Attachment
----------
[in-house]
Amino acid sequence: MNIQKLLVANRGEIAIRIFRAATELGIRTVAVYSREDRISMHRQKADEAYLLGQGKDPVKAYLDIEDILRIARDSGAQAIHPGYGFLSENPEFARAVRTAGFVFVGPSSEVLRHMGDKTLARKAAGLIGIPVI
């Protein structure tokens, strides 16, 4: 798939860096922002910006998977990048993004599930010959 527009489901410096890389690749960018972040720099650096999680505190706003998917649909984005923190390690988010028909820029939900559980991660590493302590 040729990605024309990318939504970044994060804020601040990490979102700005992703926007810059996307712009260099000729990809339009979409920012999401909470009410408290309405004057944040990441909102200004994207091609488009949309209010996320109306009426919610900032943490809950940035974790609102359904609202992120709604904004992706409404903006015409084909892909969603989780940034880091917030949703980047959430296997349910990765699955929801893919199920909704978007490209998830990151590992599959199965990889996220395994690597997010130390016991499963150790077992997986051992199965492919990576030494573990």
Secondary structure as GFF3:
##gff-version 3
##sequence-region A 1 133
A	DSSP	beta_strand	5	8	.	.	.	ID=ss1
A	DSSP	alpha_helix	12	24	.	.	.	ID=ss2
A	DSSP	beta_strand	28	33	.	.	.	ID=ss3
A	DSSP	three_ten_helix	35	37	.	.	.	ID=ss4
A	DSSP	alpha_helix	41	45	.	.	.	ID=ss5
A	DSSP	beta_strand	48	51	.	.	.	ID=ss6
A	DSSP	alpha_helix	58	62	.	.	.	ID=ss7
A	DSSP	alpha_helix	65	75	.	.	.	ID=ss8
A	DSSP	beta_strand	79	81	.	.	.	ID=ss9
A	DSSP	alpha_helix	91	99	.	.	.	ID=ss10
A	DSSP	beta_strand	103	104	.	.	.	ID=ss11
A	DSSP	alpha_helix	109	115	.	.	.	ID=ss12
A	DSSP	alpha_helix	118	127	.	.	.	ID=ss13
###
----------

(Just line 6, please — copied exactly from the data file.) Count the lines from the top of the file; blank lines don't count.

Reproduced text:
##sequence-region A 1 133